specialist bars

Black Rock 

What? Whisky
Where? London

Now, choosing just one whisky bar was a near impossible mission. But, finally, Black Rock emerged as a winner, boasting both London and Bristol locations! Aside from the truly jaw-dropping selection of whiskies you’re faced with (over 250), the London site even has the city’s first whisky hotel, along with a blending room where you can take home your very own creation. It’s a brilliant place for people who want to explore the spirit more as well as seasoned drinkers, because each bottle is clearly labelled with one of five flavour profiles and its price. If you’re really stuck, the clever chaps behind the bar will certainly be able to help you out. Whisky for all!

specialist bars

Le Syndicat Paris 

What? Cognac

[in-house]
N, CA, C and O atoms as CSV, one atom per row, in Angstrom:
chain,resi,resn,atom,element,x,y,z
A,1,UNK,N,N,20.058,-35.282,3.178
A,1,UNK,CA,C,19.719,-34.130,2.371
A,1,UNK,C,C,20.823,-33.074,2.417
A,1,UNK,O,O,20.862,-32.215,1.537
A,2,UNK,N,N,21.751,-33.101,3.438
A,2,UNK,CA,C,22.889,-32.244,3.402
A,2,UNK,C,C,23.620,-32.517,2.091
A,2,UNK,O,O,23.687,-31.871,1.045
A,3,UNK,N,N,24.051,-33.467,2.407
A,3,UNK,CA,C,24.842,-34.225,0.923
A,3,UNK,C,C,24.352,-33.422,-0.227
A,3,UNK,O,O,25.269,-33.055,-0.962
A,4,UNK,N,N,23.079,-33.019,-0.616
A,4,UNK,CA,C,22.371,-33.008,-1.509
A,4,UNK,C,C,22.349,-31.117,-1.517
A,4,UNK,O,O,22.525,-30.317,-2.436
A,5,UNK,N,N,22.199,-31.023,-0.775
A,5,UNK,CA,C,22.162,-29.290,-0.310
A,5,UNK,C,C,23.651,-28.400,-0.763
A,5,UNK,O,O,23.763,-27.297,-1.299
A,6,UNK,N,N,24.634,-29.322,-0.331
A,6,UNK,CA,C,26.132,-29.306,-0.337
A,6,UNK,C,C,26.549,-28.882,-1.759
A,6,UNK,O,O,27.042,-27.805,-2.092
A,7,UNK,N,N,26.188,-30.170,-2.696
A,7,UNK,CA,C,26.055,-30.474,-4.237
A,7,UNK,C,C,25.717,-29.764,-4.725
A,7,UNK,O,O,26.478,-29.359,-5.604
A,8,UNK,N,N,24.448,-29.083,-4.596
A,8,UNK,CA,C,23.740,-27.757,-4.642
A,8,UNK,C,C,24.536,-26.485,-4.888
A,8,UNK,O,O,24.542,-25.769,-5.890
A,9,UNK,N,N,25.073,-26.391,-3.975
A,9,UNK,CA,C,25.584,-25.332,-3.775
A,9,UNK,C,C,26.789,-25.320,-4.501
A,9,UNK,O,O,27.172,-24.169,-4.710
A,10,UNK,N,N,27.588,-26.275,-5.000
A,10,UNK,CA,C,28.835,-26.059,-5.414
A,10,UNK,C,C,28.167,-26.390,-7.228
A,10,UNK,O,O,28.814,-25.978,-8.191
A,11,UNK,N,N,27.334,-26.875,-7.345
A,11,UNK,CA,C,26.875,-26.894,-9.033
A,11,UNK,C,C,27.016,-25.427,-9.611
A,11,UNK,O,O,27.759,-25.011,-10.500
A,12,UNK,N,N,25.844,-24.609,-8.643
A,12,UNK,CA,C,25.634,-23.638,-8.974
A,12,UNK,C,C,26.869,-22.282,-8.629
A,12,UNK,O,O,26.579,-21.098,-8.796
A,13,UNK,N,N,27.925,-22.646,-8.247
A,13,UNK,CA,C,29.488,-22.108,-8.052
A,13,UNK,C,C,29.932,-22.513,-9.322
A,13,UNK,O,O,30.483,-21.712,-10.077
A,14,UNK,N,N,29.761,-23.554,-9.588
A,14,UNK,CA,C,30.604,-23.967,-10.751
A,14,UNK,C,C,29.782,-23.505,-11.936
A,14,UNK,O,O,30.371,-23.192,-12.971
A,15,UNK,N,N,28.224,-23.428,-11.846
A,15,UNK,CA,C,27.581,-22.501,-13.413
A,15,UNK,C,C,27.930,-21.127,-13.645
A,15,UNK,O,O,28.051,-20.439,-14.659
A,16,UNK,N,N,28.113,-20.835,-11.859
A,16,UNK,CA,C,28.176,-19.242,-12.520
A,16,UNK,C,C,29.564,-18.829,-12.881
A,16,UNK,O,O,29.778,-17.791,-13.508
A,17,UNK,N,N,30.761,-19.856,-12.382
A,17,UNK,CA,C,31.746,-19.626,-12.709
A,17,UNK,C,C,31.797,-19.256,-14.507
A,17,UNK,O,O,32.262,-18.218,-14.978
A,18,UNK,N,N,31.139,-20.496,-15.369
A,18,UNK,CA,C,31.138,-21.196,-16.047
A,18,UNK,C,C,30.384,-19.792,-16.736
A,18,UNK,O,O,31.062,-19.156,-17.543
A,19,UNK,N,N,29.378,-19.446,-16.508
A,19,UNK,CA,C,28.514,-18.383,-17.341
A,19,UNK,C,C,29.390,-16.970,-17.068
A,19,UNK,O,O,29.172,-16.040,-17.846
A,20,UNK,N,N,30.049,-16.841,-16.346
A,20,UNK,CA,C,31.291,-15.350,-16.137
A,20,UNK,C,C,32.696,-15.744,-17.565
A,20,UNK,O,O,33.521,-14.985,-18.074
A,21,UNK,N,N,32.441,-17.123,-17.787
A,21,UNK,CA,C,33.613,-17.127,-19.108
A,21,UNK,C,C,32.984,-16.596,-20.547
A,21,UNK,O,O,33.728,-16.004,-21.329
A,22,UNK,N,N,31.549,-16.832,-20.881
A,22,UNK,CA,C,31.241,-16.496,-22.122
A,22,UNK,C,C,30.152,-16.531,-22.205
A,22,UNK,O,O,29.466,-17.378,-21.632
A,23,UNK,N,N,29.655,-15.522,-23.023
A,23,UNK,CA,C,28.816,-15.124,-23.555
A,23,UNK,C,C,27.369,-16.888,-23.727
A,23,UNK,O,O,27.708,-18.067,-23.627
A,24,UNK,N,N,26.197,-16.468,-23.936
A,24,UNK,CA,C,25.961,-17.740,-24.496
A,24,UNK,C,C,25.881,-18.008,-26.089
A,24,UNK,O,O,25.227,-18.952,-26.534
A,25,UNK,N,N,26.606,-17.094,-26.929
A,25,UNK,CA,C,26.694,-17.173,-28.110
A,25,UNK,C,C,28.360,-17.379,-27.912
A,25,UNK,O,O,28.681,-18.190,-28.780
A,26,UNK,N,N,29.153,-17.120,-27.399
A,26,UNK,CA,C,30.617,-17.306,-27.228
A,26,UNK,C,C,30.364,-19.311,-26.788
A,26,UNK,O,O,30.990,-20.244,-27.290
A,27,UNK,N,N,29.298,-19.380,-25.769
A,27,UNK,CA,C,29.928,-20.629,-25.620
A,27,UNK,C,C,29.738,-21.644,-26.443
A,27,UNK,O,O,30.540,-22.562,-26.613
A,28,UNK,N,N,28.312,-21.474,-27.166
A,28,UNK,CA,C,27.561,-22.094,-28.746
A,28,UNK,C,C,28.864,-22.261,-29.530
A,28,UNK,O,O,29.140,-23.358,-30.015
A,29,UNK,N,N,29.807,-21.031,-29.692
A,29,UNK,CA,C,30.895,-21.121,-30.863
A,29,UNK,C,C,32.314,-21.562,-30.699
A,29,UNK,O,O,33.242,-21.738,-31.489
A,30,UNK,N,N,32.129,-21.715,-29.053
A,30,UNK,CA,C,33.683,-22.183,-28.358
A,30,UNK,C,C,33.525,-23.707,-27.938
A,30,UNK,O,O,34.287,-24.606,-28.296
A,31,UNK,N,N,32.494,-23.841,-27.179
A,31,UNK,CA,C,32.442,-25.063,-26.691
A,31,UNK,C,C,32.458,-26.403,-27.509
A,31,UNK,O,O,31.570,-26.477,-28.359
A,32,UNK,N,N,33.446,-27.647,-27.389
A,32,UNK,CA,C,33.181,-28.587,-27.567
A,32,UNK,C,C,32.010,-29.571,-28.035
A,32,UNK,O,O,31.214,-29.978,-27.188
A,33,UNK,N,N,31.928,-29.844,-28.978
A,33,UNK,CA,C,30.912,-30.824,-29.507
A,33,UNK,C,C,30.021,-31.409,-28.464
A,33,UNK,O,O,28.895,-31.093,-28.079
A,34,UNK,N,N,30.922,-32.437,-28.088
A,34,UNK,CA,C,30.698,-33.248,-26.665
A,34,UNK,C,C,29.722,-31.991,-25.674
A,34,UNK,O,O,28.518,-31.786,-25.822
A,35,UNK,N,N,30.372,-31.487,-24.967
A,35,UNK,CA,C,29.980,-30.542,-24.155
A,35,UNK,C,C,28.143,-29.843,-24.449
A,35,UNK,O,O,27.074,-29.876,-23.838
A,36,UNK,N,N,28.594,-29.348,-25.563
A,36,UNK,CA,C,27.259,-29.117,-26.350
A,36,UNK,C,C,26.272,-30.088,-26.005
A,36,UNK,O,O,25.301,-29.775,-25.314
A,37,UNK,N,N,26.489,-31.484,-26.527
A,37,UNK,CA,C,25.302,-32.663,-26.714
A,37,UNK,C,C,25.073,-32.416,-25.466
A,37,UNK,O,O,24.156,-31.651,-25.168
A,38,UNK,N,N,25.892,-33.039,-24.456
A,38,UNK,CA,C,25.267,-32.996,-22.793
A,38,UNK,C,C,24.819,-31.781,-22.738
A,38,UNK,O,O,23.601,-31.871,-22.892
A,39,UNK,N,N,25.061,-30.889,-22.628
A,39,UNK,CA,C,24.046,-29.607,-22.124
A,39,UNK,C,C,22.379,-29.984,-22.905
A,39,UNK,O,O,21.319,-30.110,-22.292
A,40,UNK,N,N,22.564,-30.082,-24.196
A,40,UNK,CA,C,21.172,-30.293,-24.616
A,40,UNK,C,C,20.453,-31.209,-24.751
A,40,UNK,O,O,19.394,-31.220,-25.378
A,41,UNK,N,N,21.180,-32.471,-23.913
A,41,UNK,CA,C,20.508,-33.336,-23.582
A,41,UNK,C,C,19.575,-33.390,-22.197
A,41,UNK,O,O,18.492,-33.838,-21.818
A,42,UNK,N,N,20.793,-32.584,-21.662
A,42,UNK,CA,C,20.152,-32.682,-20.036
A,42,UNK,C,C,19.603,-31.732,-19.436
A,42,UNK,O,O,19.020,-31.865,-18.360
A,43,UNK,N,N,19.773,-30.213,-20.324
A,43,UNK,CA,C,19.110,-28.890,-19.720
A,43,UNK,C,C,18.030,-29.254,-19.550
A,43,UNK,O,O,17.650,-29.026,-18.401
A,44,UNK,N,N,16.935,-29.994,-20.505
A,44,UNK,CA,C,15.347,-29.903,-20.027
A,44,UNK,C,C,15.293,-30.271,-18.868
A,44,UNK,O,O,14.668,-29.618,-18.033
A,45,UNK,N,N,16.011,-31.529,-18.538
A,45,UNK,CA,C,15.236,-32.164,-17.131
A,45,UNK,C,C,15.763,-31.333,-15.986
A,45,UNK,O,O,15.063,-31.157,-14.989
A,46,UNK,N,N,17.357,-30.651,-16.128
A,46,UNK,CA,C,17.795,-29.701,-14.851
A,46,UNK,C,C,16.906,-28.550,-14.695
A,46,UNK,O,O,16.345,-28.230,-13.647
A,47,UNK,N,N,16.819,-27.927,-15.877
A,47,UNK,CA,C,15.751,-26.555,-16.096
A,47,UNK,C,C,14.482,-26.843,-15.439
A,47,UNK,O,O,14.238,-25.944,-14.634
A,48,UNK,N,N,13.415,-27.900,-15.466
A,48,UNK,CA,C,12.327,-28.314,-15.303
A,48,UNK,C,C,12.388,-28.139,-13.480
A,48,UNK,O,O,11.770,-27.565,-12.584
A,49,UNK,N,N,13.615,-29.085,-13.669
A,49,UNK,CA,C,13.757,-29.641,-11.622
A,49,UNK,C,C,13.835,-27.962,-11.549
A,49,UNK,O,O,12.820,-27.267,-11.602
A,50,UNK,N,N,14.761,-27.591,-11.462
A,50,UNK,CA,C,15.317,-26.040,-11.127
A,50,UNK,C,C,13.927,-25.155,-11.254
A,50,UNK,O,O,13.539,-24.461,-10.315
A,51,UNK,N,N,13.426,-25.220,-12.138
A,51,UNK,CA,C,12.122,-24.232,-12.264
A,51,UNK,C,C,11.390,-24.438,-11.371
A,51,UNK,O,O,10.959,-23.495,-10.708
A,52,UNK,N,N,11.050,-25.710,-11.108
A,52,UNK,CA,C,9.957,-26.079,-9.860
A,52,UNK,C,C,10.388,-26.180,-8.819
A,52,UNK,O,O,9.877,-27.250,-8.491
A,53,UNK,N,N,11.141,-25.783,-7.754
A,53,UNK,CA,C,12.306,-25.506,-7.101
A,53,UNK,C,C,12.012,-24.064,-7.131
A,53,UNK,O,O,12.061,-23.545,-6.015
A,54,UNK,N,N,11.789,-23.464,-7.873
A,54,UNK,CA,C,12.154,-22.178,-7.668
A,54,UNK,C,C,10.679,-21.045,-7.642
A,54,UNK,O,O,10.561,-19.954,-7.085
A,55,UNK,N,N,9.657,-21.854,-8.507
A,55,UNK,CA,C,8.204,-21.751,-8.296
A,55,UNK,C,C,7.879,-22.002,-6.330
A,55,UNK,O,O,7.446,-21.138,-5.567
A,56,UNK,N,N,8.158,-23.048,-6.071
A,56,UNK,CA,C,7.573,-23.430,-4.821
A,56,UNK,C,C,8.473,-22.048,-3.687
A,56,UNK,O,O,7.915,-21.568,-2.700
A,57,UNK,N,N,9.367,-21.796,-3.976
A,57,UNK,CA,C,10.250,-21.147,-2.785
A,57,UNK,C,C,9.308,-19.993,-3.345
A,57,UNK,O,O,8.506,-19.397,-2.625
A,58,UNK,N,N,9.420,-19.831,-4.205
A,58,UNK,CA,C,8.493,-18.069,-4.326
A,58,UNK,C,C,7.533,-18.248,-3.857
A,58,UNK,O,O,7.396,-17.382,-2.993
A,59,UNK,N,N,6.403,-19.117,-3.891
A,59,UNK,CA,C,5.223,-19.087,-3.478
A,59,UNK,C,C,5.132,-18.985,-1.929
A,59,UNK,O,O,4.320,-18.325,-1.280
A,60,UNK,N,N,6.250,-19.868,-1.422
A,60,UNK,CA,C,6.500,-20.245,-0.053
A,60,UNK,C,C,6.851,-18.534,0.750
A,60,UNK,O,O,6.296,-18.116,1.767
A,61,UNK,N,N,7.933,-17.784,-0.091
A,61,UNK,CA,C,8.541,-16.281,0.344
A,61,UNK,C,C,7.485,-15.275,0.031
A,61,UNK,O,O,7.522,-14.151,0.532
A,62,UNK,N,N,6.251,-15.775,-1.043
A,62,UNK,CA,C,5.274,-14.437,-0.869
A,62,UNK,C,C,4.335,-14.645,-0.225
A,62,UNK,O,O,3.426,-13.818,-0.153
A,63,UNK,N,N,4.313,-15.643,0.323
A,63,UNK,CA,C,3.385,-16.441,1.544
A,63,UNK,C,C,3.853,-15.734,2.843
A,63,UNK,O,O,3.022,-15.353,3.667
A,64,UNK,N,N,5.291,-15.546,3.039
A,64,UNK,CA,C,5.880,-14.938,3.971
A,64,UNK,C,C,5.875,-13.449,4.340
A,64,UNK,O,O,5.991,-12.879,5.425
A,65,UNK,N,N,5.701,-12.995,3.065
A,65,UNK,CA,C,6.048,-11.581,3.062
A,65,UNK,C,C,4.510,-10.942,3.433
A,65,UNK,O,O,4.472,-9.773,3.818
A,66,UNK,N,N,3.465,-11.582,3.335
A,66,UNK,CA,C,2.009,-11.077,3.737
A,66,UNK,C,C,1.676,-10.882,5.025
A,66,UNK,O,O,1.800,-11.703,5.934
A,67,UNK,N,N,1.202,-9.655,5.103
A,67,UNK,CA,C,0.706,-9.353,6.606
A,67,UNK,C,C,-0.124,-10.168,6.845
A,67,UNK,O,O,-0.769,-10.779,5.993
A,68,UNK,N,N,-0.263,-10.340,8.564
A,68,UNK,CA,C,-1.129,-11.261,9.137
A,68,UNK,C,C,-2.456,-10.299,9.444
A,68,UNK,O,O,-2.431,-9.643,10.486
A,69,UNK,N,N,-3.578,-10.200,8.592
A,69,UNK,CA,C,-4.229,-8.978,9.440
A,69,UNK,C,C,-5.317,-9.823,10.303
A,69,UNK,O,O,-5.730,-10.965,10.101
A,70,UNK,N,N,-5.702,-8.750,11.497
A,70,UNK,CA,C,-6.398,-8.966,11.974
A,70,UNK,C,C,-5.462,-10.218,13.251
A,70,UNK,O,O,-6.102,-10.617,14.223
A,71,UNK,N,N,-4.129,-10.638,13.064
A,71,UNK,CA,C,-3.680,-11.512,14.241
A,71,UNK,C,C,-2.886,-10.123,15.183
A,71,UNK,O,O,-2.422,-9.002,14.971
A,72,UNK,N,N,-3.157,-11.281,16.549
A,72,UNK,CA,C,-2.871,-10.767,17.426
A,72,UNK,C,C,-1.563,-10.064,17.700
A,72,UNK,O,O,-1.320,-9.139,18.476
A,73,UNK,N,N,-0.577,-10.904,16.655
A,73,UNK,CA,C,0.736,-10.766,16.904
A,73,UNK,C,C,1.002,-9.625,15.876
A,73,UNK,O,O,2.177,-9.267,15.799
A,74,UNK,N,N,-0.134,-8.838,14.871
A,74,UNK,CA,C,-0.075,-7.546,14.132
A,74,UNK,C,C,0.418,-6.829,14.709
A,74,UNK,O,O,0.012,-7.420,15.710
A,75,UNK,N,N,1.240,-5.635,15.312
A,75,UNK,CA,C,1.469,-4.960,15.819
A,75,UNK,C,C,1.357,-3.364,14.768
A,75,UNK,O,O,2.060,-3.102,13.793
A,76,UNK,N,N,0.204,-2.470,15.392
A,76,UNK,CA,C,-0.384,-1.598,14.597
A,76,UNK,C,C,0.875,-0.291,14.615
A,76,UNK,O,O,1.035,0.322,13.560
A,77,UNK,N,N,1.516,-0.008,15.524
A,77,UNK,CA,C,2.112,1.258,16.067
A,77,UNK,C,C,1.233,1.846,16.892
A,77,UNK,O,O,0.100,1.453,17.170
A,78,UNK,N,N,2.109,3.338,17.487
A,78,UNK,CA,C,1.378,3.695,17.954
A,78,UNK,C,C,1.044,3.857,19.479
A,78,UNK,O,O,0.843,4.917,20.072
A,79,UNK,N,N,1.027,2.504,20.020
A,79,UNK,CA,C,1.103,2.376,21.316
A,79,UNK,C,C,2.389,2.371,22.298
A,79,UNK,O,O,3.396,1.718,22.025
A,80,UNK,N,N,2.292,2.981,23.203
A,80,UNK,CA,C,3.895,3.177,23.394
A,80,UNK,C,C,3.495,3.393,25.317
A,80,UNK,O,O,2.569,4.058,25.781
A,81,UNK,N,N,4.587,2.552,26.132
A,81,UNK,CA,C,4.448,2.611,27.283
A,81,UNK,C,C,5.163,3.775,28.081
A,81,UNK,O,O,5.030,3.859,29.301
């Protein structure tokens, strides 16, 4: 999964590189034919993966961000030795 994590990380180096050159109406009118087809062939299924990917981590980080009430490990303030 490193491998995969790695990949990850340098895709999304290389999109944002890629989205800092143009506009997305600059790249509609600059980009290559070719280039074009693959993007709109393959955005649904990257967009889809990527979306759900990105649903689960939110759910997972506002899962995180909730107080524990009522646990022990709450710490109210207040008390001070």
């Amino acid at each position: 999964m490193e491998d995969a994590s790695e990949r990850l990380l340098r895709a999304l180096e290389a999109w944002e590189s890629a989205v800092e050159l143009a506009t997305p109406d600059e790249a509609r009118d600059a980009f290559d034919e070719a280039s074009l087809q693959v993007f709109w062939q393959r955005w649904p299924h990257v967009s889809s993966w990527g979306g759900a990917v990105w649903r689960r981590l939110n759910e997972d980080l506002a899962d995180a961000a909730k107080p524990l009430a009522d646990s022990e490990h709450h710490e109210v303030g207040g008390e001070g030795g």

Where? Paris

Le Syndicat only stocks French spirits, so it’s not technically a Cognac bar per se, though you will be greeted with a lot of brandies among a scattering of absinthe and eau de vie. You’ll find DJs on the weekend playing mainly hip-hop (with half of the artists played probably sporting their own Cognac brand), French food and French twists on classic cocktails. If you don’t just want to try out the cocktails, you can treat your taste buds to a Cognac tasting, too!

specialist bars

Spirits Bar Sunface Tokyo

What? For when you’re feeling lucky
Where? Tokyo

Here’s a fun one. Over in Shinjuku, Spirits Bar Sunface doesn’t actually have a drinks menu. They serve brilliant cocktails, make no mistake, but instead of you choosing a drink (how normal that would be), you have a chat with the folks behind the bar and then your drink will be made to suit you. We’ve heard that it sports quite an extensive collection of Tequila, though its back bar spans quite a range of spirits! The place itself is just as unique, with its centrepiece a fabulous tree trunk which serves as the bar. It’s a bit like a tarot card reading, but with cocktails. Let us know what you get!